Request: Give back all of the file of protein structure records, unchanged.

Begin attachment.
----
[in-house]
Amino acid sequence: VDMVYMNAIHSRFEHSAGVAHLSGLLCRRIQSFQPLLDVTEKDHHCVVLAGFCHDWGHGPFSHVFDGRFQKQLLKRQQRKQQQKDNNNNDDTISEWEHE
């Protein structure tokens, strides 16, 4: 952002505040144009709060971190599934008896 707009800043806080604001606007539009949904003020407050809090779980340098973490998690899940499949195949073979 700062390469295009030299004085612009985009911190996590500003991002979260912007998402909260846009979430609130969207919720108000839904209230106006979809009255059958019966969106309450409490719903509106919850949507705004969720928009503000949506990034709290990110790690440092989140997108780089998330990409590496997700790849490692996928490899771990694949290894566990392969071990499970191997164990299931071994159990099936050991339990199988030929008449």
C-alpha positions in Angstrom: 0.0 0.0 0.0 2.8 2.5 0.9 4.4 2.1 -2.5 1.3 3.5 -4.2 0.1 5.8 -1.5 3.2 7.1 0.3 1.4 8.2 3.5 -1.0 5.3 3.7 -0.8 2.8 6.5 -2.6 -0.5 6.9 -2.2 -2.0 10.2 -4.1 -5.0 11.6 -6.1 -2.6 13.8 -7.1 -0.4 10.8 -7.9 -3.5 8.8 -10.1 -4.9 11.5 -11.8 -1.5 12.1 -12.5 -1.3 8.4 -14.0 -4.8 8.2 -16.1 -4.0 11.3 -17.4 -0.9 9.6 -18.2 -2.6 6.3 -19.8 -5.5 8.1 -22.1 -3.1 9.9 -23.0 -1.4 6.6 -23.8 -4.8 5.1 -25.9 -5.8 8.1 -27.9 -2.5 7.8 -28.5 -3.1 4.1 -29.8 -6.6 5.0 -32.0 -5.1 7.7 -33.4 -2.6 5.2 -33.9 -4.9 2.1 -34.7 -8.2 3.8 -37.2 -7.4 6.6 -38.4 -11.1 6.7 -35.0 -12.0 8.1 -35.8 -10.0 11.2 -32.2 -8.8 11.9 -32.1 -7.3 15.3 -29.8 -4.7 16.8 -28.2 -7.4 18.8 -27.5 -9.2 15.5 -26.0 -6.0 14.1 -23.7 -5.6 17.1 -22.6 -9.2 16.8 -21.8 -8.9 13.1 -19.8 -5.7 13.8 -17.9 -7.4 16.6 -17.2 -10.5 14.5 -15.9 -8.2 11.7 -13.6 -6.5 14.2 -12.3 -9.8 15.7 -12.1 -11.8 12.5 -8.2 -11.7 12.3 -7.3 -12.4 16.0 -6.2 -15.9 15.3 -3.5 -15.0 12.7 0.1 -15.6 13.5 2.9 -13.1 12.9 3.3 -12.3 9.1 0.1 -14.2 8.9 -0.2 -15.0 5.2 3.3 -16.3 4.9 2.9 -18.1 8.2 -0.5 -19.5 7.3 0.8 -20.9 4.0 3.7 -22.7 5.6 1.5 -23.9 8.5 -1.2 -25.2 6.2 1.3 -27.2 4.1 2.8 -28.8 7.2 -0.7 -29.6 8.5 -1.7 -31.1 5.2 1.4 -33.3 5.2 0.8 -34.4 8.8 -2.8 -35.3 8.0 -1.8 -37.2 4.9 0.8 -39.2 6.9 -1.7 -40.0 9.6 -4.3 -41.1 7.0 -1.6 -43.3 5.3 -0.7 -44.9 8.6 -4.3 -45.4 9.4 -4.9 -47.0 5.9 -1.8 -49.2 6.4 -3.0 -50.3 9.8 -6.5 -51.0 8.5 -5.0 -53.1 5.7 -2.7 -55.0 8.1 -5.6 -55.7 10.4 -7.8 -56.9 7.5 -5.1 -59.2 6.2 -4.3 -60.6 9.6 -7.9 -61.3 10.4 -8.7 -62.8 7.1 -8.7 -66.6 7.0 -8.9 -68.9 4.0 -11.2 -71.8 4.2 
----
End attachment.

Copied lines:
[in-house]
Amino acid sequence: VDMVYMNAIHSRFEHSAGVAHLSGLLCRRIQSFQPLLDVTEKDHHCVVLAGFCHDWGHGPFSHVFDGRFQKQLLKRQQRKQQQKDNNNNDDTISEWEHE
């Protein structure tokens, strides 16, 4: 952002505040144009709060971190599934008896 707009800043806080604001606007539009949904003020407050809090779980340098973490998690899940499949195949073979 700062390469295009030299004085612009985009911190996590500003991002979260912007998402909260846009979430609130969207919720108000839904209230106006979809009255059958019966969106309450409490719903509106919850949507705004969720928009503000949506990034709290990110790690440092989140997108780089998330990409590496997700790849490692996928490899771990694949290894566990392969071990499970191997164990299931071994159990099936050991339990199988030929008449």
C-alpha positions in Angstrom: 0.0 0.0 0.0 2.8 2.5 0.9 4.4 2.1 -2.5 1.3 3.5 -4.2 0.1 5.8 -1.5 3.2 7.1 0.3 1.4 8.2 3.5 -1.0 5.3 3.7 -0.8 2.8 6.5 -2.6 -0.5 6.9 -2.2 -2.0 10.2 -4.1 -5.0 11.6 -6.1 -2.6 13.8 -7.1 -0.4 10.8 -7.9 -3.5 8.8 -10.1 -4.9 11.5 -11.8 -1.5 12.1 -12.5 -1.3 8.4 -14.0 -4.8 8.2 -16.1 -4.0 11.3 -17.4 -0.9 9.6 -18.2 -2.6 6.3 -19.8 -5.5 8.1 -22.1 -3.1 9.9 -23.0 -1.4 6.6 -23.8 -4.8 5.1 -25.9 -5.8 8.1 -27.9 -2.5 7.8 -28.5 -3.1 4.1 -29.8 -6.6 5.0 -32.0 -5.1 7.7 -33.4 -2.6 5.2 -33.9 -4.9 2.1 -34.7 -8.2 3.8 -37.2 -7.4 6.6 -38.4 -11.1 6.7 -35.0 -12.0 8.1 -35.8 -10.0 11.2 -32.2 -8.8 11.9 -32.1 -7.3 15.3 -29.8 -4.7 16.8 -28.2 -7.4 18.8 -27.5 -9.2 15.5 -26.0 -6.0 14.1 -23.7 -5.6 17.1 -22.6 -9.2 16.8 -21.8 -8.9 13.1 -19.8 -5.7 13.8 -17.9 -7.4 16.6 -17.2 -10.5 14.5 -15.9 -8.2 11.7 -13.6 -6.5 14.2 -12.3 -9.8 15.7 -12.1 -11.8 12.5 -8.2 -11.7 12.3 -7.3 -12.4 16.0 -6.2 -15.9 15.3 -3.5 -15.0 12.7 0.1 -15.6 13.5 2.9 -13.1 12.9 3.3 -12.3 9.1 0.1 -14.2 8.9 -0.2 -15.0 5.2 3.3 -16.3 4.9 2.9 -18.1 8.2 -0.5 -19.5 7.3 0.8 -20.9 4.0 3.7 -22.7 5.6 1.5 -23.9 8.5 -1.2 -25.2 6.2 1.3 -27.2 4.1 2.8 -28.8 7.2 -0.7 -29.6 8.5 -1.7 -31.1 5.2 1.4 -33.3 5.2 0.8 -34.4 8.8 -2.8 -35.3 8.0 -1.8 -37.2 4.9 0.8 -39.2 6.9 -1.7 -40.0 9.6 -4.3 -41.1 7.0 -1.6 -43.3 5.3 -0.7 -44.9 8.6 -4.3 -45.4 9.4 -4.9 -47.0 5.9 -1.8 -49.2 6.4 -3.0 -50.3 9.8 -6.5 -51.0 8.5 -5.0 -53.1 5.7 -2.7 -55.0 8.1 -5.6 -55.7 10.4 -7.8 -56.9 7.5 -5.1 -59.2 6.2 -4.3 -60.6 9.6 -7.9 -61.3 10.4 -8.7 -62.8 7.1 -8.7 -66.6 7.0 -8.9 -68.9 4.0 -11.2 -71.8 4.2 